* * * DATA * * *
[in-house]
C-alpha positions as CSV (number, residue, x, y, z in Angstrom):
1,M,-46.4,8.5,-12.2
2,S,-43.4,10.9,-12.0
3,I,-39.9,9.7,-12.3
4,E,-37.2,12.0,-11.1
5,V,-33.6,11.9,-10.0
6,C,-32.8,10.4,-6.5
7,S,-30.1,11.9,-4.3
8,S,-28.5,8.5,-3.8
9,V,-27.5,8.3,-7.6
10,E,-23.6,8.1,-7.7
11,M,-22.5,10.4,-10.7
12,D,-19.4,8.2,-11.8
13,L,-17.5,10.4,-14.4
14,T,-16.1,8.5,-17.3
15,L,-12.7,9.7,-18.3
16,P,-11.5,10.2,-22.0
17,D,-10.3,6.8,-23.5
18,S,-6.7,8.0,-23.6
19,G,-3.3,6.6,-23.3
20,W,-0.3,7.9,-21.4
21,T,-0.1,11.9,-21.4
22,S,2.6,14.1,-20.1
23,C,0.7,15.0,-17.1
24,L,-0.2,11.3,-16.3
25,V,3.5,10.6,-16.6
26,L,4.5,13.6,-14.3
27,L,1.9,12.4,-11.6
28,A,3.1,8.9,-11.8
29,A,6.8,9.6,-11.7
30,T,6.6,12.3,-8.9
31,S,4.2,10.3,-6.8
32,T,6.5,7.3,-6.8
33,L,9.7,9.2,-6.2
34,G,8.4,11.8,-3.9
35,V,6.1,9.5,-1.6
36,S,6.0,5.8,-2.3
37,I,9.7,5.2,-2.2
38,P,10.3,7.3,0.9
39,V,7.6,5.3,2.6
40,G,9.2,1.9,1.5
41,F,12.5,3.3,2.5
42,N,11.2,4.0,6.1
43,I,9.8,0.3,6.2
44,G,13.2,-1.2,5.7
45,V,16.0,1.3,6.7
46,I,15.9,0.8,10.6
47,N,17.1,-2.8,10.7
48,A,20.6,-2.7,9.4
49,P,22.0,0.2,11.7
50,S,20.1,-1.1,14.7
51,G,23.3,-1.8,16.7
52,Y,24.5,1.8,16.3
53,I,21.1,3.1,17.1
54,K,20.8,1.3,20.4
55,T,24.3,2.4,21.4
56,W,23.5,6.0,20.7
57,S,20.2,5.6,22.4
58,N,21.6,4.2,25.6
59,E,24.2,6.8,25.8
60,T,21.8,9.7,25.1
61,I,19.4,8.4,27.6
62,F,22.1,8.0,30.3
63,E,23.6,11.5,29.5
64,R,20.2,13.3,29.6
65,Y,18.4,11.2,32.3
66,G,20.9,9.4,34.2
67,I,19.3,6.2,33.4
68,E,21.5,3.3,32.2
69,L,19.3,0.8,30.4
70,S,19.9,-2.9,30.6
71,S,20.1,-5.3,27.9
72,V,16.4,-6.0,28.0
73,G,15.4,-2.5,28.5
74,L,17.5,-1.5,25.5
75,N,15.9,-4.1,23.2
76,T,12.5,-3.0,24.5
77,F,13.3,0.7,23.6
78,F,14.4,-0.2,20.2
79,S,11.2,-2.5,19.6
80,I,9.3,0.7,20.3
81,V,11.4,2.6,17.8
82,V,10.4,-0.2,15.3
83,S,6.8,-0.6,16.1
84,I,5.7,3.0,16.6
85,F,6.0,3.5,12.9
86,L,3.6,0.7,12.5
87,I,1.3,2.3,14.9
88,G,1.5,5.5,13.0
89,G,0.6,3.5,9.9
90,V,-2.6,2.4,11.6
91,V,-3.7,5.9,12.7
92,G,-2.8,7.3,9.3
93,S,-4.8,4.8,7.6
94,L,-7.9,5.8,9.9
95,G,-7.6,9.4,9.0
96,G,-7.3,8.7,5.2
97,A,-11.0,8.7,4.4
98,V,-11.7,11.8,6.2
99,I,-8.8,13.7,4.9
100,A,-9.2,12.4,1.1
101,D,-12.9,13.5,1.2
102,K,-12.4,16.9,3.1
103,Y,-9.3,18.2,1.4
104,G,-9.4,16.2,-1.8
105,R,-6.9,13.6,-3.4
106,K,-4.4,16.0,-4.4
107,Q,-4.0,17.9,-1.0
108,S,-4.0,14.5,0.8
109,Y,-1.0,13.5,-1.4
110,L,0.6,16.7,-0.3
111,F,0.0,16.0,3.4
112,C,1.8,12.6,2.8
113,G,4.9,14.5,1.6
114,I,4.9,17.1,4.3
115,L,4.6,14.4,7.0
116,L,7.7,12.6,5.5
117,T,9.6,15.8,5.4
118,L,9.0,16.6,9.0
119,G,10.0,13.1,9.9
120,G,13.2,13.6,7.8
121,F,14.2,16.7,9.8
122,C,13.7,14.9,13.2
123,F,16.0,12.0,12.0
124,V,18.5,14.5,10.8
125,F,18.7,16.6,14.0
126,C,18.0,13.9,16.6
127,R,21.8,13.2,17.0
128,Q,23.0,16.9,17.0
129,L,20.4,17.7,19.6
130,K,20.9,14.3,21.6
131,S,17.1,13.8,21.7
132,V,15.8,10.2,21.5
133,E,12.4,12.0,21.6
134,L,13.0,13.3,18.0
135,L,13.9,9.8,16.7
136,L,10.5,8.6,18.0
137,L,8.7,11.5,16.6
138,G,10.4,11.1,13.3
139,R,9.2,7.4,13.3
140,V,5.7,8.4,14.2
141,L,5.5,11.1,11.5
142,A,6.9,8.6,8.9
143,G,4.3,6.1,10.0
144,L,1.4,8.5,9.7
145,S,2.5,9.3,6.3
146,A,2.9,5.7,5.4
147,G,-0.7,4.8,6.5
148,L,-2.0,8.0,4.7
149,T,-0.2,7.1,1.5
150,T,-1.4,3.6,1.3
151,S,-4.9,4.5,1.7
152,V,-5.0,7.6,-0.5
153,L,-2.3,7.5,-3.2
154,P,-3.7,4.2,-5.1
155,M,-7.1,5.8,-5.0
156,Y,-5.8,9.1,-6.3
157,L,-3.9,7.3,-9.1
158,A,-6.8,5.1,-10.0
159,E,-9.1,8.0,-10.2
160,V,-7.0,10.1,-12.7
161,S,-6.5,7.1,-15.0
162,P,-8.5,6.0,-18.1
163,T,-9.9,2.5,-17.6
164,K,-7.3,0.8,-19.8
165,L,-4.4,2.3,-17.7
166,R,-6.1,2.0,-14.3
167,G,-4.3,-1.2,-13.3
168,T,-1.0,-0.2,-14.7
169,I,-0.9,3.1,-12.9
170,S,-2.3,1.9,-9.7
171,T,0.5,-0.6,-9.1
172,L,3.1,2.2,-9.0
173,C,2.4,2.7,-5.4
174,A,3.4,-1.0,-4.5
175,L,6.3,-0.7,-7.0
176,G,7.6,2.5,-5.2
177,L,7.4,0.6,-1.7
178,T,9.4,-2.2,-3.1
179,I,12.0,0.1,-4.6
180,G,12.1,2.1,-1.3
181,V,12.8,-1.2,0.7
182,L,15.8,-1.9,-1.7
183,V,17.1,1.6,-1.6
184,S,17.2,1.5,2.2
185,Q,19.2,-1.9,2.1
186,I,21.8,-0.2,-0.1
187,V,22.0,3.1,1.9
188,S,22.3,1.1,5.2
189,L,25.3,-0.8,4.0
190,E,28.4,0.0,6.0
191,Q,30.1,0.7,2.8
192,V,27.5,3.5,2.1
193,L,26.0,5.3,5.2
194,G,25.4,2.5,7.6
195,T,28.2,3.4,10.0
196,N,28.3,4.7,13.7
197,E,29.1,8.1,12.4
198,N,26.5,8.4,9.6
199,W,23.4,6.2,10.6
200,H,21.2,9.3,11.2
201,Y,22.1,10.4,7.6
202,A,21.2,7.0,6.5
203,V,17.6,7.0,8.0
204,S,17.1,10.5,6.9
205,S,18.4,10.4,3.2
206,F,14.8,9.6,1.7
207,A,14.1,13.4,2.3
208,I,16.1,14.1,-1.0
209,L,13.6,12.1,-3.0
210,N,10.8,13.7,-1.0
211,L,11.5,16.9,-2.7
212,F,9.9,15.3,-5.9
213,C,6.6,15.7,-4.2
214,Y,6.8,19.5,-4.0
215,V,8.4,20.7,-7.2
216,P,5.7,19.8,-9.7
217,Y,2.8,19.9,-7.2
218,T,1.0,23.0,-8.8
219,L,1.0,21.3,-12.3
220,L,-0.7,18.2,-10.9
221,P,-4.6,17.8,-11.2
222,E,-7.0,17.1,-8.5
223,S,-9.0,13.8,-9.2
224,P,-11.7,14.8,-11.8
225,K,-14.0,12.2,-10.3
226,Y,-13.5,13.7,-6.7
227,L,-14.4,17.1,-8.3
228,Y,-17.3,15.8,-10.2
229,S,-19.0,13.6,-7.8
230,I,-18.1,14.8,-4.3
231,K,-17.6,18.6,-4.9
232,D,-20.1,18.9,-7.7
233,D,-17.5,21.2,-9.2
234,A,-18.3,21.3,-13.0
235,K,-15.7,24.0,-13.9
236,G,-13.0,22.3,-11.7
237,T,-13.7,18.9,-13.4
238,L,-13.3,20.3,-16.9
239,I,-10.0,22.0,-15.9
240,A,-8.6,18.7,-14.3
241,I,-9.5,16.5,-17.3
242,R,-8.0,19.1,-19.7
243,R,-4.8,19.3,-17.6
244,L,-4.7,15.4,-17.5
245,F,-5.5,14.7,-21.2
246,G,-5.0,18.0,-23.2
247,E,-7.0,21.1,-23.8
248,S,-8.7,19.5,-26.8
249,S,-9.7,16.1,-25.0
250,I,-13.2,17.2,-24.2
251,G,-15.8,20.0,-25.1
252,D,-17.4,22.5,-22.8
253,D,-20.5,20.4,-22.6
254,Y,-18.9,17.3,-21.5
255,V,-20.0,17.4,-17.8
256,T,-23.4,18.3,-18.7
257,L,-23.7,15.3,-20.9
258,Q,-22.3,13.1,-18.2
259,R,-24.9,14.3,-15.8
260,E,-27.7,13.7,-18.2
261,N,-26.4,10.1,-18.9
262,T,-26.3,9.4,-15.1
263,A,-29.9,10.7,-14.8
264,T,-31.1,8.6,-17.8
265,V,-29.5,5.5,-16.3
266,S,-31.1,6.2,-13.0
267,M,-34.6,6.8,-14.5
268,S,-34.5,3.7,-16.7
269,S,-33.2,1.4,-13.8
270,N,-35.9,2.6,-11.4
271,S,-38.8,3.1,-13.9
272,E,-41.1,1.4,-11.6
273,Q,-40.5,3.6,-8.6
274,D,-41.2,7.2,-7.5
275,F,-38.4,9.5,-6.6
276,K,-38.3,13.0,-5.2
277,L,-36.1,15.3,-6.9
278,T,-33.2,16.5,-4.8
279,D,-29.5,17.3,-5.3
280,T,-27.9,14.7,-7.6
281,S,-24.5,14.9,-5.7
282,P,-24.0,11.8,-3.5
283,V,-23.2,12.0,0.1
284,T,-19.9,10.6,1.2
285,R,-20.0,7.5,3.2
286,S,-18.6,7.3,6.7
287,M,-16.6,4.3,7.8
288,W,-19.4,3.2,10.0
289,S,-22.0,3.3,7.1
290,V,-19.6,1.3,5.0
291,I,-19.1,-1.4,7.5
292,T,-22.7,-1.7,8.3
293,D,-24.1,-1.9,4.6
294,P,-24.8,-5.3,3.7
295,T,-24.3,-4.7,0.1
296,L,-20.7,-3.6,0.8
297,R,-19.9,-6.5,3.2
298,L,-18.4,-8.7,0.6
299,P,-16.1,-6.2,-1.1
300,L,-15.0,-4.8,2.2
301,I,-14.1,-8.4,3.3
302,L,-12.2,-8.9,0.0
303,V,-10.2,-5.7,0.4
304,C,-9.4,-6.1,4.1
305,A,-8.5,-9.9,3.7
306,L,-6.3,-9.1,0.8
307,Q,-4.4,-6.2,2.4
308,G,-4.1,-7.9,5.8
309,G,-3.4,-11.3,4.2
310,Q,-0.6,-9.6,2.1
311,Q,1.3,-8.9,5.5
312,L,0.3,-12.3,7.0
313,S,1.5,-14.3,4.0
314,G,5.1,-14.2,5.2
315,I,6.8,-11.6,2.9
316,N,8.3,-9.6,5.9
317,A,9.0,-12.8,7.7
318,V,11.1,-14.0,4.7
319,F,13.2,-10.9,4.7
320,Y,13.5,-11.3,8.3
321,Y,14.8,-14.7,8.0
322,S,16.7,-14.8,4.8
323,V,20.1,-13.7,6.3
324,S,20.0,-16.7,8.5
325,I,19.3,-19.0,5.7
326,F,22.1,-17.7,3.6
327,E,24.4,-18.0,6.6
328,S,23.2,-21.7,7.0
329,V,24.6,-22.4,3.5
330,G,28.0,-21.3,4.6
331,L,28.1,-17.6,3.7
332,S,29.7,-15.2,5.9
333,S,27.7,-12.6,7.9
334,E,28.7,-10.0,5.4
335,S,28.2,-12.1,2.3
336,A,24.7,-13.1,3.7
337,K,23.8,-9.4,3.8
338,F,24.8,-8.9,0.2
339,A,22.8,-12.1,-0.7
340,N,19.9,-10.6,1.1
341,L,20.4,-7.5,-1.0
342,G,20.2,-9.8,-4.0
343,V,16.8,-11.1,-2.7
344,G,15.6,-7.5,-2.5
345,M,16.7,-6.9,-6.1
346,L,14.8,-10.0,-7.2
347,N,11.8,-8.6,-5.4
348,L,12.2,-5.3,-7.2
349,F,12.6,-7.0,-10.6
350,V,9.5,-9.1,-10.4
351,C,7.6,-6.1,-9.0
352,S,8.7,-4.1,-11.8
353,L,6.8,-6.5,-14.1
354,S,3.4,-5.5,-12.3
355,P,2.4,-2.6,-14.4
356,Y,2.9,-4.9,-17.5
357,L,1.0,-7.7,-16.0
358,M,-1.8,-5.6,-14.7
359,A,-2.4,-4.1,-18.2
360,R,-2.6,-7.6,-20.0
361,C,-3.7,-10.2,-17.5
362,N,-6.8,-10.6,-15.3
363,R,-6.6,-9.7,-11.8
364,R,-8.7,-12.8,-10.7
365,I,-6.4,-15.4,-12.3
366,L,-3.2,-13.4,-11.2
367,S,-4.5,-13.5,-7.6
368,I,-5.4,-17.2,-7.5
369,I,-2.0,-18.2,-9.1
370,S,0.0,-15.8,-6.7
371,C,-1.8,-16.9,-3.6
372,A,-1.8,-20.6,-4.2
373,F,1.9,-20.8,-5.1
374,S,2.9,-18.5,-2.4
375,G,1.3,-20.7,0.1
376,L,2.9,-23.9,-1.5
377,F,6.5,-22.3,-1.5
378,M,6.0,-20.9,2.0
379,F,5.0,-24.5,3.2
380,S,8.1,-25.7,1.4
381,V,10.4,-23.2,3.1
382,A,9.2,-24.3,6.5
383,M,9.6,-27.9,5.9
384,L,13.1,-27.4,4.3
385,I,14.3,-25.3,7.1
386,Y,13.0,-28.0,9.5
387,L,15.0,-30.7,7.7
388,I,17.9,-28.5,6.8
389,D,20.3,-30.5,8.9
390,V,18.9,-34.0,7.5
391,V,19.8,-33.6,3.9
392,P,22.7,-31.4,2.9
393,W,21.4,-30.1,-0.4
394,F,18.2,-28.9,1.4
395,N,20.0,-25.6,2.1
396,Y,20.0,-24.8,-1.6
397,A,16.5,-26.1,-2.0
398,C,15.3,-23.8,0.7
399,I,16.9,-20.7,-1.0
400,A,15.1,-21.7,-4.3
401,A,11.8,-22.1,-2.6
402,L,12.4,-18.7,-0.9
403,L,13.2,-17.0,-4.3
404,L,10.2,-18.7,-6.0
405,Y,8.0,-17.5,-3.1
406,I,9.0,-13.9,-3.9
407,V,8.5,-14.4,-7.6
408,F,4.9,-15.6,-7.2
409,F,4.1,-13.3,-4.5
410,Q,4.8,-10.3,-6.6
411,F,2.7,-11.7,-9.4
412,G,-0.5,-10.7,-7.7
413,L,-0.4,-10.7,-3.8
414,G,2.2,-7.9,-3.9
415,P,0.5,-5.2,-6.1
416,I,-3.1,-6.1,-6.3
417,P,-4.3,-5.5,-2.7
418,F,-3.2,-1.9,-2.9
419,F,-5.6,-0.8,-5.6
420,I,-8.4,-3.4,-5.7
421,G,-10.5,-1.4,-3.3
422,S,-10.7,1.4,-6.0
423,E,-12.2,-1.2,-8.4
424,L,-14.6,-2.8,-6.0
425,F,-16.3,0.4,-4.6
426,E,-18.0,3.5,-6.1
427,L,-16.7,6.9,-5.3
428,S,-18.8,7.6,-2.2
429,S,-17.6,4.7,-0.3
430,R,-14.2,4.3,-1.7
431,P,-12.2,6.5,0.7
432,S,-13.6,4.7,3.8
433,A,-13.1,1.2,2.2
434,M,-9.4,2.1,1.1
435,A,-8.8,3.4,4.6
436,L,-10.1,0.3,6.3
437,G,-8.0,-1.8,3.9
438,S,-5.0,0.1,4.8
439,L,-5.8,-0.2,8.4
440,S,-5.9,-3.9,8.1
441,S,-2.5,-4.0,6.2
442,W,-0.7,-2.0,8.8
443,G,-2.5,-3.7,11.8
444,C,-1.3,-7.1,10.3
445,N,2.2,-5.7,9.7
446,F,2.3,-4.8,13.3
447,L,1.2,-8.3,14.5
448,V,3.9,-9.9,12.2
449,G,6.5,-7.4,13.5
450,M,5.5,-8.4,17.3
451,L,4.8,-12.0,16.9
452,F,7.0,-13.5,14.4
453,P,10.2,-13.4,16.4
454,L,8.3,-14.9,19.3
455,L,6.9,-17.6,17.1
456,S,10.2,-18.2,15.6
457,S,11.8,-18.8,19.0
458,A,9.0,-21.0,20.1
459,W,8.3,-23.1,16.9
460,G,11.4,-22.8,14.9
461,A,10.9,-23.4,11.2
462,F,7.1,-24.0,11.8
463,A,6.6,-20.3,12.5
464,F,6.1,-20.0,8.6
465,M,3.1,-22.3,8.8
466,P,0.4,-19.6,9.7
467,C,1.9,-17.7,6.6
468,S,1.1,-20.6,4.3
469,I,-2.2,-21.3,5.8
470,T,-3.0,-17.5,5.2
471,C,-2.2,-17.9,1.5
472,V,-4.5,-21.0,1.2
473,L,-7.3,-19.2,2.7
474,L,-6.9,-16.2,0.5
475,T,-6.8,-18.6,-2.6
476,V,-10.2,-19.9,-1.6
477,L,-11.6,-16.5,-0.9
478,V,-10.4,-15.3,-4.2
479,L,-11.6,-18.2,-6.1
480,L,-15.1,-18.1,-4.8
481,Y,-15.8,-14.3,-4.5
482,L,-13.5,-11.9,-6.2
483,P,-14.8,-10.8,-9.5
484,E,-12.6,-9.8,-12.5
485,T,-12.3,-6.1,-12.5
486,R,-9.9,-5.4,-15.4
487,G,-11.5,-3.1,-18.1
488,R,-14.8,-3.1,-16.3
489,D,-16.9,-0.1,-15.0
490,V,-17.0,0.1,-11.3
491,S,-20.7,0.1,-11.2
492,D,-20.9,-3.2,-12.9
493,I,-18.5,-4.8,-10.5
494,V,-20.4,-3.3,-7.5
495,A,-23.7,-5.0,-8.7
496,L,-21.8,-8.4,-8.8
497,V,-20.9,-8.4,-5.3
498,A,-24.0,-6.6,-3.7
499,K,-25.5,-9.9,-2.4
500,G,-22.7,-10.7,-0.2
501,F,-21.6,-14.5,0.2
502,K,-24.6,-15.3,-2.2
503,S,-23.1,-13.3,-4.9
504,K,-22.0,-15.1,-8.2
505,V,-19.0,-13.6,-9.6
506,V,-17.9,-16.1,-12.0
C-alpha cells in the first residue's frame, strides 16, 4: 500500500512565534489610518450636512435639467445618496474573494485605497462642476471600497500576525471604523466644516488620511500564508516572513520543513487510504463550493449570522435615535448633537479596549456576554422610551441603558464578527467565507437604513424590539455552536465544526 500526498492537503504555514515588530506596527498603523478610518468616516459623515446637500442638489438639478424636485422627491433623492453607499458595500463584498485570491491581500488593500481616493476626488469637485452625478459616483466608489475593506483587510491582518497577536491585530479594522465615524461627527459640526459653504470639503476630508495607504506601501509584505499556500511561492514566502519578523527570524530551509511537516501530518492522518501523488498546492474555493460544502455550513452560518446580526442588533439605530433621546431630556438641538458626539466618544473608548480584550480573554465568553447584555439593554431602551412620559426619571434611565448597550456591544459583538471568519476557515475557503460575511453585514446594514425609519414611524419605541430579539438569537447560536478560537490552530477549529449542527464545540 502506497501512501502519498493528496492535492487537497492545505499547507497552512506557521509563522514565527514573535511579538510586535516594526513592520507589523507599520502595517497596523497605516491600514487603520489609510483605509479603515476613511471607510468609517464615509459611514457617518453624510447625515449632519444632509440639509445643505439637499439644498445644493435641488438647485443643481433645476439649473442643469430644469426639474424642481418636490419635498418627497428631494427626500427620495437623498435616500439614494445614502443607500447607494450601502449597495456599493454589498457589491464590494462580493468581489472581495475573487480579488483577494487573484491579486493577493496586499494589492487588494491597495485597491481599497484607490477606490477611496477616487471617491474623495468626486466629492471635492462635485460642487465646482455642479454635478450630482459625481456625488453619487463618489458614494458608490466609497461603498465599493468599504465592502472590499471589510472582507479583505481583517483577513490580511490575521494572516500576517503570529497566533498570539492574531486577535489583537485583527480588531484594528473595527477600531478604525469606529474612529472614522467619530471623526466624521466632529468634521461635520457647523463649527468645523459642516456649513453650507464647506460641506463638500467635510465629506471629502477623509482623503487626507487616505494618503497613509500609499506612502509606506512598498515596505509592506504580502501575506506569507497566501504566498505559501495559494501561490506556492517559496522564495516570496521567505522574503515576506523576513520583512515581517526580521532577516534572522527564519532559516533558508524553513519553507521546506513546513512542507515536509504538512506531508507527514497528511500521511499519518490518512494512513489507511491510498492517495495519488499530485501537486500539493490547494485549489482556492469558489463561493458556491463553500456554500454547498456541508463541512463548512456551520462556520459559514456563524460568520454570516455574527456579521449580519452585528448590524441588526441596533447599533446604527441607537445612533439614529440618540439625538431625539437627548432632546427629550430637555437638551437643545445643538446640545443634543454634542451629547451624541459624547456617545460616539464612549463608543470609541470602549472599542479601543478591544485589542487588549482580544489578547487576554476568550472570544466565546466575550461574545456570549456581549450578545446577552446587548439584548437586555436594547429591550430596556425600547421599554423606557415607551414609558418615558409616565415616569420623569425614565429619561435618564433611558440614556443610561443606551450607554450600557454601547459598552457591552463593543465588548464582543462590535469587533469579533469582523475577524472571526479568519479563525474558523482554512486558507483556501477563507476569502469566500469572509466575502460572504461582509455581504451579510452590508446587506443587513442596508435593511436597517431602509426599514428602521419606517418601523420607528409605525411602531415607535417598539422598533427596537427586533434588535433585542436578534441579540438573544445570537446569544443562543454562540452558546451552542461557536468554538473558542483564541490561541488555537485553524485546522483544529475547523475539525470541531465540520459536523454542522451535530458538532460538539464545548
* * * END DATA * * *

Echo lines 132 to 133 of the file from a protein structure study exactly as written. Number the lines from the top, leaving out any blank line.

130,K,20.9,14.3,21.6
131,S,17.1,13.8,21.7